Big Brother by Munshi Premchand

In Big Brother by Munshi Premchand we have the theme of innocence, pride, experience, education, sacrifice and connection. The story itself is narrated in the first person by an unnamed man who is recalling an incident when he was a young boy. It also becomes clear to the reader after reading the story that Premchand may be exploring the theme of innocence. The narrator is still afraid of his brother though not afraid enough to stop playing with his friends. If anything the narrator sees very little value in studying, unlike his brother who spends every waking hour either in school or studying. This may be important as the narrator is still too young to look upon his education as being significant. Rather for the narrator studying and school is a chore. Something he does but does not like doing. Another interesting thing about the story is the fact that the narrator’s brother speaks wise words to the narrator. It is as though he is speaking from experience. Which he is considering that he has failed so many times in school exams. The fact that the narrator’s brother also draws on his parents when lecturing the narrator might also be important. If anything the narrator’s brother is trying to teach the narrator a lesson about life.

You can be intelligent and still be inexperienced. You can pass exams as the narrator does but still know very little about life. Though the narrator is intelligent and doesn’t have to work very hard to pass his exams. The same is not true for his brother. The brother may have failed his exams but he still has a positive outlook on life. His priorities are in the right place. He is looking after his brother and is not or will not be embarrassed should the narrator pass him out in school. It is also ironic that when the narrator’s brother is lecturing the narrator it is as though both are in the classroom with the brother being the teacher. He has genuine concerns that the narrator will throw away the abilities he has by not studying even though the narrator is fortunate enough to be academically bright. Another incident in which irony is used is when the narrator’s brother first lectures the narrator. He goes on for a long time yet he wonders why he must write a four page essay on punctuality. When what needs to be said can be said in one line.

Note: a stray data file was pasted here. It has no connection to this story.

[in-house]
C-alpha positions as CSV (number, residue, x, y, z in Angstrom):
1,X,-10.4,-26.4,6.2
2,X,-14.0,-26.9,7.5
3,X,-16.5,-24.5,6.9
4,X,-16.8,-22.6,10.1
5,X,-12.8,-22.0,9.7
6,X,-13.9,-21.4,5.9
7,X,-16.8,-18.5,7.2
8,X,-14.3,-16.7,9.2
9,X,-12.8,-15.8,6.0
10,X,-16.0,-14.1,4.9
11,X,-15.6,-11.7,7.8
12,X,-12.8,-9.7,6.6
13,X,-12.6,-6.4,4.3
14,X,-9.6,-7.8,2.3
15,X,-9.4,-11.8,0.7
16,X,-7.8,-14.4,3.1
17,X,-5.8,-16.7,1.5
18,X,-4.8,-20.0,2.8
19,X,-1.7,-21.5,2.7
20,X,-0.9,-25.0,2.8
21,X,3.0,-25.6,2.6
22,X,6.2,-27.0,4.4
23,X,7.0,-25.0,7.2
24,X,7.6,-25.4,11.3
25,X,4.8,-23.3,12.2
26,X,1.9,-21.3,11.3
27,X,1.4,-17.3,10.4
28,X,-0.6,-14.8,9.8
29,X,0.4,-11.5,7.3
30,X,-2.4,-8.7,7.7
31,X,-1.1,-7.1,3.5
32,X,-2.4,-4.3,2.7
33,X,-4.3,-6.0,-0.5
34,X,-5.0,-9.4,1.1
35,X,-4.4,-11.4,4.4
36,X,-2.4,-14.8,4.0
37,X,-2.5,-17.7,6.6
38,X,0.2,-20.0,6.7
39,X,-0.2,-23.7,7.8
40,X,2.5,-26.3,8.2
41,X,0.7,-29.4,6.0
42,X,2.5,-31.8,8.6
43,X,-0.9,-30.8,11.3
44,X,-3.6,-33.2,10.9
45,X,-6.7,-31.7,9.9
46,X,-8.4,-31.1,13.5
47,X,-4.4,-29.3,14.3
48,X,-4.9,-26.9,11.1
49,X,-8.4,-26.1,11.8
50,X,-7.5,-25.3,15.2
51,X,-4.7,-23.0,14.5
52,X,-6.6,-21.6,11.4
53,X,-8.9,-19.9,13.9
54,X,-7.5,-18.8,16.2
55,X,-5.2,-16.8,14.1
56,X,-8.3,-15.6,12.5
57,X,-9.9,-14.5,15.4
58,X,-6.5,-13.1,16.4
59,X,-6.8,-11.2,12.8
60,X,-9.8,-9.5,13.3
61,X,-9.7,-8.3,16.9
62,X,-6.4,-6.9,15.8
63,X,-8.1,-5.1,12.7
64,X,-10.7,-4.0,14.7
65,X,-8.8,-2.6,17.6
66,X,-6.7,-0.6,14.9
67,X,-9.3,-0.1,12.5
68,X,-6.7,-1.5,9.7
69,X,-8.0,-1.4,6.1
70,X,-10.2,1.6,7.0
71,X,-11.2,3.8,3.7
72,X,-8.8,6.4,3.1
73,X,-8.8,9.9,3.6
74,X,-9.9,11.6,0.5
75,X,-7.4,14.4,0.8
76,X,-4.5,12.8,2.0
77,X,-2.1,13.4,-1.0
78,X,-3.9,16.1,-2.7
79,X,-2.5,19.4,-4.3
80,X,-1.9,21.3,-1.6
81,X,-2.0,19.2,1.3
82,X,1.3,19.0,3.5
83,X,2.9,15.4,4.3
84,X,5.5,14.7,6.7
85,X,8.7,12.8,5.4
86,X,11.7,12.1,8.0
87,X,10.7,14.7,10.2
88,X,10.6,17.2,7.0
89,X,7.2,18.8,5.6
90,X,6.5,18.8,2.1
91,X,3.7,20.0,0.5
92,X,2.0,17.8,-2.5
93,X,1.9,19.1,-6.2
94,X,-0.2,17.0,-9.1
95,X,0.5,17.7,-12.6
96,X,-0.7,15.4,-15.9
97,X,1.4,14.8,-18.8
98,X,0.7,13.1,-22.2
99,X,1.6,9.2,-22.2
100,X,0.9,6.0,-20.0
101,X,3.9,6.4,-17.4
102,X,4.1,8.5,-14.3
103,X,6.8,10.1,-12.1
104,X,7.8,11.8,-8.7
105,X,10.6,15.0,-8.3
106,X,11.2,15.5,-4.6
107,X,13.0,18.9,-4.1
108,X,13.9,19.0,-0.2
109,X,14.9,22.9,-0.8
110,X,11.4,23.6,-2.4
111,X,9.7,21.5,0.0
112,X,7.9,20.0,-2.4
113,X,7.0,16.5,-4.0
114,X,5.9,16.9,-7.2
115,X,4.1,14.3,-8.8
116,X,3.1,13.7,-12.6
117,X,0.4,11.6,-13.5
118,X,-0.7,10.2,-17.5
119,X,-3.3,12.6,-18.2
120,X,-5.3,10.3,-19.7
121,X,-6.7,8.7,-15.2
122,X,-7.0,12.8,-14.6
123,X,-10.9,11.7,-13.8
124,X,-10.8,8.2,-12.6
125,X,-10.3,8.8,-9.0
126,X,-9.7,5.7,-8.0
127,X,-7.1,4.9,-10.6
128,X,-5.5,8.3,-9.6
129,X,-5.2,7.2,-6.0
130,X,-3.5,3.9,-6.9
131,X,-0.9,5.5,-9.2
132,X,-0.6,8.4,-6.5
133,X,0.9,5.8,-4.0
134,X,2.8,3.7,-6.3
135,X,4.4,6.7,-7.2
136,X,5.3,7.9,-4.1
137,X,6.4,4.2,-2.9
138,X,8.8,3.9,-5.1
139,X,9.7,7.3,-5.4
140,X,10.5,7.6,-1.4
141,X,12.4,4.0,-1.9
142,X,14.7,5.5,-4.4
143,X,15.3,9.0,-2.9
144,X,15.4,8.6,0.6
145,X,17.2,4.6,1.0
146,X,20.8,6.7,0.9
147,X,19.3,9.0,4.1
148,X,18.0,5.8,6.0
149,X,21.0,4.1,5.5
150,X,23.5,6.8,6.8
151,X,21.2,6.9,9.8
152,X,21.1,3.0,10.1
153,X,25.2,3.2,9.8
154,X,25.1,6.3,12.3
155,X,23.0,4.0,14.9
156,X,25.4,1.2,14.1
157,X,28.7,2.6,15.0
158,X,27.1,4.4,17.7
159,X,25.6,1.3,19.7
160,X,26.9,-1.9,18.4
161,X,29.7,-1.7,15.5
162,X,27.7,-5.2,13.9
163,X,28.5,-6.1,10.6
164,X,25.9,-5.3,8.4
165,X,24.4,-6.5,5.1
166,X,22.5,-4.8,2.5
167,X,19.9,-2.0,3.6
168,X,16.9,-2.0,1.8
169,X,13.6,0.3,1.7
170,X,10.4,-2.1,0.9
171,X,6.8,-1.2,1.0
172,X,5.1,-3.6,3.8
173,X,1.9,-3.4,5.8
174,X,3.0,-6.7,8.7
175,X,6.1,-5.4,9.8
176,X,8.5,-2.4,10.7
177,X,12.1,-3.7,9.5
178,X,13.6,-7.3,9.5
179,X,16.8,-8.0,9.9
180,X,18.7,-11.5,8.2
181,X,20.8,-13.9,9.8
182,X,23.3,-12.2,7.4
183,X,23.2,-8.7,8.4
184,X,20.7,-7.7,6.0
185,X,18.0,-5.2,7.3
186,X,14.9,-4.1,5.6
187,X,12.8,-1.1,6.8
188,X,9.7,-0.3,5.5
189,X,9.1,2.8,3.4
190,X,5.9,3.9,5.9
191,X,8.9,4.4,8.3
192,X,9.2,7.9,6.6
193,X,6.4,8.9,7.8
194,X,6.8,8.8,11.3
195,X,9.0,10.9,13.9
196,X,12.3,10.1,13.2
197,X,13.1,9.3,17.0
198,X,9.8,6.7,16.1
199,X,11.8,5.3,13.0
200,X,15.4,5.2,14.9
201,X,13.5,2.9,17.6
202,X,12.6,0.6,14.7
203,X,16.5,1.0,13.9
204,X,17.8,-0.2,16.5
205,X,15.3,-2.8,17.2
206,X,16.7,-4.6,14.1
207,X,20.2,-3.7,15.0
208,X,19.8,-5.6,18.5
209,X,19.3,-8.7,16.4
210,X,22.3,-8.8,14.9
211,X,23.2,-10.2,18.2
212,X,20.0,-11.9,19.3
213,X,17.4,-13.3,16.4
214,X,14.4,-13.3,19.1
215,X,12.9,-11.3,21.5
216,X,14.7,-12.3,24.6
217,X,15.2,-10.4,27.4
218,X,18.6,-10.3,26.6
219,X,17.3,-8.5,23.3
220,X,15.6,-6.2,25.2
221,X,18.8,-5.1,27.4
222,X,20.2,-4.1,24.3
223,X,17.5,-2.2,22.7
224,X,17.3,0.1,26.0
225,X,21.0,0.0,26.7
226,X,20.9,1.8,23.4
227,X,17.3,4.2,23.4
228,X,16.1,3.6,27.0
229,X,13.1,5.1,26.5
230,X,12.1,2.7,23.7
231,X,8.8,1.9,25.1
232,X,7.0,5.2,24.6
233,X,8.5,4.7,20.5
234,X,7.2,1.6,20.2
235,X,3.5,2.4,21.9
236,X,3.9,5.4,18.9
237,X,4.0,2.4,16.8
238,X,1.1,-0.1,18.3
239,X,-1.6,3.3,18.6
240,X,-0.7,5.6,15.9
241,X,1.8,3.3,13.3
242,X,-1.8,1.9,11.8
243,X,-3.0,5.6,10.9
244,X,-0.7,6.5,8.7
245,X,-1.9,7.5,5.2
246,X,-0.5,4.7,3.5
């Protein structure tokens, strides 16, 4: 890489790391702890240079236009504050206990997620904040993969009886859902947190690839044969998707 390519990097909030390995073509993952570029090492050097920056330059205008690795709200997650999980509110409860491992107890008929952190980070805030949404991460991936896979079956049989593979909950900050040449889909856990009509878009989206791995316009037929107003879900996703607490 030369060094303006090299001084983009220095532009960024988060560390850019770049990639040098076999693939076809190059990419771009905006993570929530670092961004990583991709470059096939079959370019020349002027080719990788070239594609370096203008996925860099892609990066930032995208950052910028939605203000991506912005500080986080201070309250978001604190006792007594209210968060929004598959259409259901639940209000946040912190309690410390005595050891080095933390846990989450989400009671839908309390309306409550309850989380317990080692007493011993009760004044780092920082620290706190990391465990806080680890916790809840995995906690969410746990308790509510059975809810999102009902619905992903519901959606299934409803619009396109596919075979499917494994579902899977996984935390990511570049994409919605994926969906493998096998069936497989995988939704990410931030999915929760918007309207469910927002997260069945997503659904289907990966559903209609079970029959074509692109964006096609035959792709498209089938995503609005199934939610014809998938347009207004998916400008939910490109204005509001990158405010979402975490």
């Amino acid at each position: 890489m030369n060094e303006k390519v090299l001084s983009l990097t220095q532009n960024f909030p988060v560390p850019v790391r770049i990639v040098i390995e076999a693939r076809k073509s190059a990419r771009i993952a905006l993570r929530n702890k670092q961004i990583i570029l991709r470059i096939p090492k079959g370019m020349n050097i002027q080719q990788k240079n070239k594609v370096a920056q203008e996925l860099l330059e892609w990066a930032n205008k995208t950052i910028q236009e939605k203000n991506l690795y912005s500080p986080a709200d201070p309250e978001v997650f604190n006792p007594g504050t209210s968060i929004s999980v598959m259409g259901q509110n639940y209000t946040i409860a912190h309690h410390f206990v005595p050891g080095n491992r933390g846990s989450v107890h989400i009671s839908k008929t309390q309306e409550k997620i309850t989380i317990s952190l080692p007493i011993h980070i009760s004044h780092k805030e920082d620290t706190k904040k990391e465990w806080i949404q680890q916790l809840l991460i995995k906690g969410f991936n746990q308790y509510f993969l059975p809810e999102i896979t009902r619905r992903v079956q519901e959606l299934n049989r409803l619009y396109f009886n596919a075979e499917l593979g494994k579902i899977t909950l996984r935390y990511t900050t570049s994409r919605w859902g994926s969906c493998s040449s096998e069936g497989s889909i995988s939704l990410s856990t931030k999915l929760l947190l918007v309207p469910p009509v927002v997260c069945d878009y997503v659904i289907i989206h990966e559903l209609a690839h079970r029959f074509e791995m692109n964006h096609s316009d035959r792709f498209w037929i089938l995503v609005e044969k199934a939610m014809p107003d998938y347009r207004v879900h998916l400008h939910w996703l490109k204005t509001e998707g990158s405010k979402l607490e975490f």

There is also no disputing that the narrator’s brother has a level-head and that his only concern is for the narrator. He is not jealous of the fact that that narrator is passing his exams while he himself is failing his. The narrator’s brother might be academically slower than his brother but he is much wiser than the narrator. He sees the importance of education and this may be the reason as to why he never gives up when he fails his exams. He knows the commitment and sacrifice that his parents have made while the narrator in reality is so innocent of life that he thinks only of himself. In fact that narrator has his lines rehearsed after passing his exams should his brother criticize him. If anything the narrator is full of his own self-importance or pride and does not understand that he is fortunate to be academically bright. It is as though the narrator lives his life from day to day while his brother on the other hand has a plan for the future even if it takes him time to reach his goal.

The end of the story is also interesting as there is a moment of realization for the narrator. This happens when the narrator’s brother catches his kite and flies it back to the hostel. For the first time in the story the reader senses that the narrator is making a connection not only with his brother but he is also understanding the advice he has been given. No longer does the narrator fear his brother or his lectures. He knows that his brother has his best interests at heart and does not want him to end up failing his exams like he does. Though the narrator’s brother never directly says it to the narrator there is a feeling that the narrator’s brother does not want the narrator to throw away his intelligence on games. Something which has previously proved difficult for the narrator. Though some critics might suggest that the narrator is abandoning his playing in favour of his education. This may not necessarily be the case. There is every chance that the narrator will find a balance in his life. Learning to play and study at the same time. He may have drawn up a timetable that proved worthless to him. However at the end he has his brother’s advice and experience.

Cite Post
McManus, Dermot. "Big Brother by Munshi Premchand." The Sitting Bee. The Sitting Bee, 5 Feb. 2019. Web.


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